Aerojet Rocketdyne has won a slot in the race to develop a U.S.-built engine to blast government spy satellites into space.
The Sacramento manufacturer has formed a partnership with the Air Force and a joint venture of Boeing Co. and Lockheed Martin Corp. to create a replacement for the Russian engine used to propel many government satellites into orbit.
"I think they've been given a fresh breath of life with this decision," said Marco Caceres, senior space analyst at the Teal Group, an aerospace and defense research group.
The partnership will fund the continued development of Aerojet's AR1 engine, which is fueled with liquid oxygen and kerosene. The booster engine is slated for completion in 2019.
Under the agreement, the Air Force will invest two-thirds of the money needed to complete development. Initially, the Air Force will contribute $115.3 million, and Aerojet and ULA will supply $57.7 million.
The total potential investment from the government is $536 million. Aerojet and its partners' potential investment is $268 million, for a total agreement value of $804 million.
"This is big," Aerojet Chief Executive Eileen Drake said in an interview. "We're very, very pleased that the Air Force and the United Launch Alliance recognize our progress and our company's investment and commitment."
Aerojet's business is split evenly with 50% in defense and 50% in space. Drake said both businesses are "very, very strong" and that its contract backlog as of November 2015 was $4.1 billion — the highest number in corporate history.
The partnership comes as Aerojet faces major challenges to its space launch business, said Loren Thompson, aerospace analyst at the Lexington Institute, an Arlington, Va., think tank.
ULA had been working primarily with Bezos' Blue Origin to develop an American engine for the Vulcan rocket.
The BE-4, a liquid oxygen and liquid natural gas rocket engine, has been funded by Blue Origin with investment from ULA.
On Monday, ULA and Blue Origin announced a partnership with the Air Force to develop the BE-4 engine and ULA's Advanced Cryogenic Evolved Stage rocket propulsion system, which is an upper-stage engine for the Vulcan rocket.
ULA Chief Executive Tory Bruno said his company is continuing to work with Blue Origin and Aerojet to pursue two options for the next-generation American engine.
If ULA went with Blue Origin for its liquid engines and used another rocket engine provider for its solid fuel engines, the move "could significantly diminish Aerojet's business mix," Thompson said.
"This partnership will greatly bolster Aerojet's prospects for remaining in the launch business as a robust competitor," he said of Aerojet and ULA's partnership with the Air Force.
Aerojet's AR1 engine is intended to replace the Russian-built RD-180, which powers ULA's Atlas V rocket. Aerojet said the AR1 engine can also be used for ULA's Vulcan rocket, which will be powered by an American engine and launch for the first time in 2019.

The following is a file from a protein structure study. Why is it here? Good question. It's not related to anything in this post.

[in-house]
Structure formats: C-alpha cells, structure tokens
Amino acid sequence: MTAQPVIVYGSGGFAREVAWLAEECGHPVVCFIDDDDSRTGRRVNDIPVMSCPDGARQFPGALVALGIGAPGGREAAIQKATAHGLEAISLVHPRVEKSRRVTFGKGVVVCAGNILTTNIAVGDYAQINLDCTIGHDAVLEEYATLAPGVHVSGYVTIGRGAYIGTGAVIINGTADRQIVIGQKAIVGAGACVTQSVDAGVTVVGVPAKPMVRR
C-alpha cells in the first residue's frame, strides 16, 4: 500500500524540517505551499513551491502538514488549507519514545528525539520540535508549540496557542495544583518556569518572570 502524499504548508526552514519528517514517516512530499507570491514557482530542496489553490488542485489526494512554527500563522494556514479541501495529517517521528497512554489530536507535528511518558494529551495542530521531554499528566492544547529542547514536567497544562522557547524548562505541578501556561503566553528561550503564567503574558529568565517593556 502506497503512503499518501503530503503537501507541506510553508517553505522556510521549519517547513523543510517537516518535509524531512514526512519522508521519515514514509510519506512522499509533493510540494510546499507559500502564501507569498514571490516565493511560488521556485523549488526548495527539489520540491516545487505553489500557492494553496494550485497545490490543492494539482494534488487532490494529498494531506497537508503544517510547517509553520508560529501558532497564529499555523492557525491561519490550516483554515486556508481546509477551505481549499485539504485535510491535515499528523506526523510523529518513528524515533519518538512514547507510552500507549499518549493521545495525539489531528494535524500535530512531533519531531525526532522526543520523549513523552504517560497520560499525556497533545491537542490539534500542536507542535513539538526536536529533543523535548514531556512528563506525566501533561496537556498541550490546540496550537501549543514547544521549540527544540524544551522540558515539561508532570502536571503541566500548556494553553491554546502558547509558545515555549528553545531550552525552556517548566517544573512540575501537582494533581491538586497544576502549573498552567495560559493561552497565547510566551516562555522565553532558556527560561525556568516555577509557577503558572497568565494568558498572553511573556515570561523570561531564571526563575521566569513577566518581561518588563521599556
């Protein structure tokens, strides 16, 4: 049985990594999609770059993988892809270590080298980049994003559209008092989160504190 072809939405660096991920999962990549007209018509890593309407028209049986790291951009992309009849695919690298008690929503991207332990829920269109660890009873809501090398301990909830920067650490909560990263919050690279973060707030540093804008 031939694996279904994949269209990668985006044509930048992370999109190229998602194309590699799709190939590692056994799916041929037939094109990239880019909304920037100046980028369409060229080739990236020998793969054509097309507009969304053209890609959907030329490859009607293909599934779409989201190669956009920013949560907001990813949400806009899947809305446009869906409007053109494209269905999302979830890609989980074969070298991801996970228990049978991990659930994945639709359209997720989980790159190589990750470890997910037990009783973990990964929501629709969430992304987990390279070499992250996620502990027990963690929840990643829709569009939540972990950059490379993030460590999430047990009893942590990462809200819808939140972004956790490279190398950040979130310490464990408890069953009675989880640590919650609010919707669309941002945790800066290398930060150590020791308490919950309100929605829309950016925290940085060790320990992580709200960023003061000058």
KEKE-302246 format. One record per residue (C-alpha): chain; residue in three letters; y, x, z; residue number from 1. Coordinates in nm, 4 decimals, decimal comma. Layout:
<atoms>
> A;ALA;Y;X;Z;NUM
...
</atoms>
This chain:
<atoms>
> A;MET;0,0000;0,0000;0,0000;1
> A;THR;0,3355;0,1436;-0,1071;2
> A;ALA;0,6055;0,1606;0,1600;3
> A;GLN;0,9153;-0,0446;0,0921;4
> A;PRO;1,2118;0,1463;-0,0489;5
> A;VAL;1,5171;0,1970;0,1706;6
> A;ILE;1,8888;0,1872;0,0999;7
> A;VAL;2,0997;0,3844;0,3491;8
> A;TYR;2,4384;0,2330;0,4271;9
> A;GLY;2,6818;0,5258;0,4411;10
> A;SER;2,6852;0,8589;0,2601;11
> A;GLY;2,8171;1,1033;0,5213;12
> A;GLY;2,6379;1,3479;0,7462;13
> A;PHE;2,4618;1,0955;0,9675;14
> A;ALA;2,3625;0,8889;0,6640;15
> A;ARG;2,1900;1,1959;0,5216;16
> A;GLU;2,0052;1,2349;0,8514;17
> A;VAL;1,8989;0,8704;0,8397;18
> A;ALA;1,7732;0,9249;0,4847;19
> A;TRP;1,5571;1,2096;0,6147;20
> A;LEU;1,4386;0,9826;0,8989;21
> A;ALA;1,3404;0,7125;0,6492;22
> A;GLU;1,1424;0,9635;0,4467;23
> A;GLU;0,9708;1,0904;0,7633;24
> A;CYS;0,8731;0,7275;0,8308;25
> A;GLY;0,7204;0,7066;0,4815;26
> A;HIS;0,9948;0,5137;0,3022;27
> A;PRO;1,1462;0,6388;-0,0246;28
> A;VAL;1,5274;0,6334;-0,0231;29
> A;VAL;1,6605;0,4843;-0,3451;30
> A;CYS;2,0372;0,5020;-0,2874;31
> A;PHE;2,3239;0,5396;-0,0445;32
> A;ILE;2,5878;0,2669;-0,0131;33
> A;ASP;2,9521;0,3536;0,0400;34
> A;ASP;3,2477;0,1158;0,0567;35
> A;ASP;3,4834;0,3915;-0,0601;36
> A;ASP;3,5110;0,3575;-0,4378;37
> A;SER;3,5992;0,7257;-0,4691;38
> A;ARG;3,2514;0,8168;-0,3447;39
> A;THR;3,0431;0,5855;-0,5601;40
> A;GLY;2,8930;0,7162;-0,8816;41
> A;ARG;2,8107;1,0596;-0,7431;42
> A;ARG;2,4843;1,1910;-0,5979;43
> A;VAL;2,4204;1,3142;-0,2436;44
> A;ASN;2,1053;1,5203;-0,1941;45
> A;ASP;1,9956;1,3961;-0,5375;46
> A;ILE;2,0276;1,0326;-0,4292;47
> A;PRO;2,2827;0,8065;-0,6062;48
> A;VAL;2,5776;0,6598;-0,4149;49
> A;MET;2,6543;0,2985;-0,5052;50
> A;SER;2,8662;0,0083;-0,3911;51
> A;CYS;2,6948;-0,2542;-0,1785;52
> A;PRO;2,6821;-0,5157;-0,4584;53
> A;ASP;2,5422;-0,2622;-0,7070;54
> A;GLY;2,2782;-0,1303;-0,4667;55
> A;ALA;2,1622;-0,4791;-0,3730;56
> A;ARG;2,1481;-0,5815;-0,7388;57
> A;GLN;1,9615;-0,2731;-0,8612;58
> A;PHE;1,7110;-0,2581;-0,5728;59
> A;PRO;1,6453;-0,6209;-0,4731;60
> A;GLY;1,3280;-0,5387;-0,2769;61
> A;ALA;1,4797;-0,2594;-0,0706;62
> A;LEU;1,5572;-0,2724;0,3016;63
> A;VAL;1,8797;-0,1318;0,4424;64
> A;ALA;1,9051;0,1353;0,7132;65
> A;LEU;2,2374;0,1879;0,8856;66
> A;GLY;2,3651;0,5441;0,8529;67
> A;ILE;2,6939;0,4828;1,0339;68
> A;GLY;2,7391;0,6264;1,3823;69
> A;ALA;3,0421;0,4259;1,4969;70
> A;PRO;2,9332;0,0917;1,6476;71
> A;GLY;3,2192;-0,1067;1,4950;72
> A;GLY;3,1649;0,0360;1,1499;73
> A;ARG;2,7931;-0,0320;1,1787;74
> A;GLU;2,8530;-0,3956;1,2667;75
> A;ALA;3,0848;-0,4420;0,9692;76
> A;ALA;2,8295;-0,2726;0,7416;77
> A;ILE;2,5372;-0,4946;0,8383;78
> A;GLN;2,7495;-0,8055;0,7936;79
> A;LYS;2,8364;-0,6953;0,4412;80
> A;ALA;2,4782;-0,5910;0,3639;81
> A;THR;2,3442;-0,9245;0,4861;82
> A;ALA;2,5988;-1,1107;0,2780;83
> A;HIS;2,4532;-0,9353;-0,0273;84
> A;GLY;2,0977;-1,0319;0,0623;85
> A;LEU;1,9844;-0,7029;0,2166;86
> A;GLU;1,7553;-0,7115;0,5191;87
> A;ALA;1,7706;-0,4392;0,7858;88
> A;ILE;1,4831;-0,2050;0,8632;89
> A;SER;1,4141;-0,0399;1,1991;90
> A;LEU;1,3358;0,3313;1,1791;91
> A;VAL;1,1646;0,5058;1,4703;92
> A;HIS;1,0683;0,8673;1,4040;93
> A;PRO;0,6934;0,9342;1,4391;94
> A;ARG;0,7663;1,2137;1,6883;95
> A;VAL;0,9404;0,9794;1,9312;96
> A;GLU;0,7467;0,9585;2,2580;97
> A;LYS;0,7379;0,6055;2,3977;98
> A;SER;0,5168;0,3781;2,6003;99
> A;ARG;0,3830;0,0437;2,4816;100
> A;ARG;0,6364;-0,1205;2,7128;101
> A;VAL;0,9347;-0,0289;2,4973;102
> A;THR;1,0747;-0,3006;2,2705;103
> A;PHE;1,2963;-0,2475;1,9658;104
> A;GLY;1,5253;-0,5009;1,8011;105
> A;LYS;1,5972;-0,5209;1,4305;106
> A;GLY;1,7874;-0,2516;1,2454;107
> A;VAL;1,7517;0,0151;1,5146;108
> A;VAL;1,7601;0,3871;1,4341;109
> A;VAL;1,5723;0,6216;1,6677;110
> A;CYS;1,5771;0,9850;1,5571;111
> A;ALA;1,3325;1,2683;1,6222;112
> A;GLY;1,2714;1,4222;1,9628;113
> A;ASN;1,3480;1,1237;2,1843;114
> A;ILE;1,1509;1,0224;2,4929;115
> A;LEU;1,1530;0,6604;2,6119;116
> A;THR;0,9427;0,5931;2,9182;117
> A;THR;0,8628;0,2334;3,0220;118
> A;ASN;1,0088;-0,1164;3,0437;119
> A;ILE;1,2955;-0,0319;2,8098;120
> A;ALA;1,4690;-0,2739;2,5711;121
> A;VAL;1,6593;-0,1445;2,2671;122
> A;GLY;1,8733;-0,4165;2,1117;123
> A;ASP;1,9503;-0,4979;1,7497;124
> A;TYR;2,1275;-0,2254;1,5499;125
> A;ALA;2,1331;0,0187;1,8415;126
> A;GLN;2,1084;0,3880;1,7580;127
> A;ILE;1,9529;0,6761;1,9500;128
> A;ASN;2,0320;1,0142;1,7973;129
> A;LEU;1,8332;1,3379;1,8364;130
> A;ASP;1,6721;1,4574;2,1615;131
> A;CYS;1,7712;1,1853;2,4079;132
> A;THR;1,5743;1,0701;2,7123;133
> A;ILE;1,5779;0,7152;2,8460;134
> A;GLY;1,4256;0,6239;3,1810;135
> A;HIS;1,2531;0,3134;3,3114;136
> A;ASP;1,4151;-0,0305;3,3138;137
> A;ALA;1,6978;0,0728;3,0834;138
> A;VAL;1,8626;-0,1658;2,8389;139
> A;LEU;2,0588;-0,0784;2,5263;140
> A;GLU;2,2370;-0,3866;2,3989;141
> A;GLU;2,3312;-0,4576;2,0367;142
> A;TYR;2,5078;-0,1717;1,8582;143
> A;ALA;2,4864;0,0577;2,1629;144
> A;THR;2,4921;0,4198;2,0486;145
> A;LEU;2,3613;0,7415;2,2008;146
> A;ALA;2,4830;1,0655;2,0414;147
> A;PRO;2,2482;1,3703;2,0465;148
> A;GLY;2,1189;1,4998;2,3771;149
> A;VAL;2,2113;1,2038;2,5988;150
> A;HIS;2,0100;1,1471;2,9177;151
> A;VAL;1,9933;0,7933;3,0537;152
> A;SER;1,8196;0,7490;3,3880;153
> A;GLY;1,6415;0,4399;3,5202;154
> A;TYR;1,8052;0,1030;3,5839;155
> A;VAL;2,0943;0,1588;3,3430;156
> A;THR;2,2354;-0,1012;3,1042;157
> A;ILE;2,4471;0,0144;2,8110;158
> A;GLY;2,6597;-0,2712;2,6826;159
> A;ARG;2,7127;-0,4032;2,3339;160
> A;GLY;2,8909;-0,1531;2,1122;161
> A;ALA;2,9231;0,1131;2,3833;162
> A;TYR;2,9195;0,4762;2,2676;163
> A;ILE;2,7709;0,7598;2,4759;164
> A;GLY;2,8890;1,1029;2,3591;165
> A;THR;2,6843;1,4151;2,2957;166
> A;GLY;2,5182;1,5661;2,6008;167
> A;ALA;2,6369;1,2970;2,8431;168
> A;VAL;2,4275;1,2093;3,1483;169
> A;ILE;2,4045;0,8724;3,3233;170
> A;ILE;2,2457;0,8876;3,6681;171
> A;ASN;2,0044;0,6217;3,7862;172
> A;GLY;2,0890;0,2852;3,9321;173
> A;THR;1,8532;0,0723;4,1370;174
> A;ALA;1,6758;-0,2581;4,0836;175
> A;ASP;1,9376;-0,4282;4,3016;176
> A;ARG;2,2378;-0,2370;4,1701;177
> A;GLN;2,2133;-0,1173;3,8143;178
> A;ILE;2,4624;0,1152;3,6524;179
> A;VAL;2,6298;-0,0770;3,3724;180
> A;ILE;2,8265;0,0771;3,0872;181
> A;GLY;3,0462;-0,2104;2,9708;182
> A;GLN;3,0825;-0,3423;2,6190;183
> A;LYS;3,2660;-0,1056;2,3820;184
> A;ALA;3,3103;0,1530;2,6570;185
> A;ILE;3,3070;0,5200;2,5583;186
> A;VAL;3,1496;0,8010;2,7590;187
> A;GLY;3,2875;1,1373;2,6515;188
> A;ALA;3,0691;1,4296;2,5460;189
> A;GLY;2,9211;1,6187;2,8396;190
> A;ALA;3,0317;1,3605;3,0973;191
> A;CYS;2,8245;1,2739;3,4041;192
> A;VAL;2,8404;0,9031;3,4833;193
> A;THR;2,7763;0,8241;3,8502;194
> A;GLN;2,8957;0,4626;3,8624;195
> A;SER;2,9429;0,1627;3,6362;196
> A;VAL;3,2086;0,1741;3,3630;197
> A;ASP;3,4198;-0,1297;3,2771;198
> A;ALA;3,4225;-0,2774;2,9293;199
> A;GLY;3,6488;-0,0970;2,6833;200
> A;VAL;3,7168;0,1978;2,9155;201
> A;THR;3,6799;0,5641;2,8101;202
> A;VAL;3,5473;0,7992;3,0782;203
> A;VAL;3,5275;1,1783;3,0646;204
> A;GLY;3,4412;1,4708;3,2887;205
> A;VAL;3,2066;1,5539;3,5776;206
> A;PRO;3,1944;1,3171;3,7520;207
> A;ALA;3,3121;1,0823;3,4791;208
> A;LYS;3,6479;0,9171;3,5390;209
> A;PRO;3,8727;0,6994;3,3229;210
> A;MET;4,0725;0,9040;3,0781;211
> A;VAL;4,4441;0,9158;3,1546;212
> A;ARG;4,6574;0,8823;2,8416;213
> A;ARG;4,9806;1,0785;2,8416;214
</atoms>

Congress has put limitations on the use of Russian rocket engines to blast government satellites into orbit, and imposed a deadline of 2019 for the development of an American-made rocket engine.
Analysts say the competition between Blue Origin and Aerojet could come down to cost versus reliability.
"There is more of a potential payoff with a Blue Origin engine, but there's also more of a risk because it's new technology," Caceres said. "There's less of a risk with Aerojet, but it might be more expensive."
Drake didn't specify whether the new partnership would add jobs at Aerojet's Canoga Park or Sacramento operations, where most of the AR1 design and engineering work is done, but she said the award would benefit the state's industrial base.
"We are a major company headquartered in California, so it's great for our future, as well as any suppliers that we might have in the California area," she said. Aerojet employs about 4,800 people nationwide, with 1,100 in Canoga Park.
California was once a hub for conventional airplane manufacturing, but most of the state's aerospace industry growth now comes from drone development and space-related technologies. In Southern California, the industry has pivoted toward guided missile and space vehicle development, according to a report released Tuesday by the Los Angeles County Economic Development Corp.
In 2014, Southern California employees in the missile and space vehicle parts sector totaled 35.9% of the region's aerospace industry workforce, compared with 6.6% in 2004. Southern California companies make up 20% of the nation's employment in this area, according to the report.
"We're always going to have aircraft and aircraft parts, which we are very strong in, but the growth of the industry is going into space," said Christine Cooper, senior vice president of the LAEDC and lead author of the aerospace industry report.
The total number of direct jobs in the Southern California aerospace industry in 2014 was 85,500, a 1.4% decline from the 86,700 jobs in 2013, Cooper said. These tallies do not include public employees, such as those who work for NASA or NASA's Jet Propulsion Laboratory. If they did, the total number of aerospace workers in the region would be more than 100,000.
Total industry employment in the region has declined continuously since 2006 at an average rate of 1.8% a year, according to the report. Some traditional industries, such as aircraft instrument manufacturing, are also being farmed out to other sectors outside of aerospace, she said.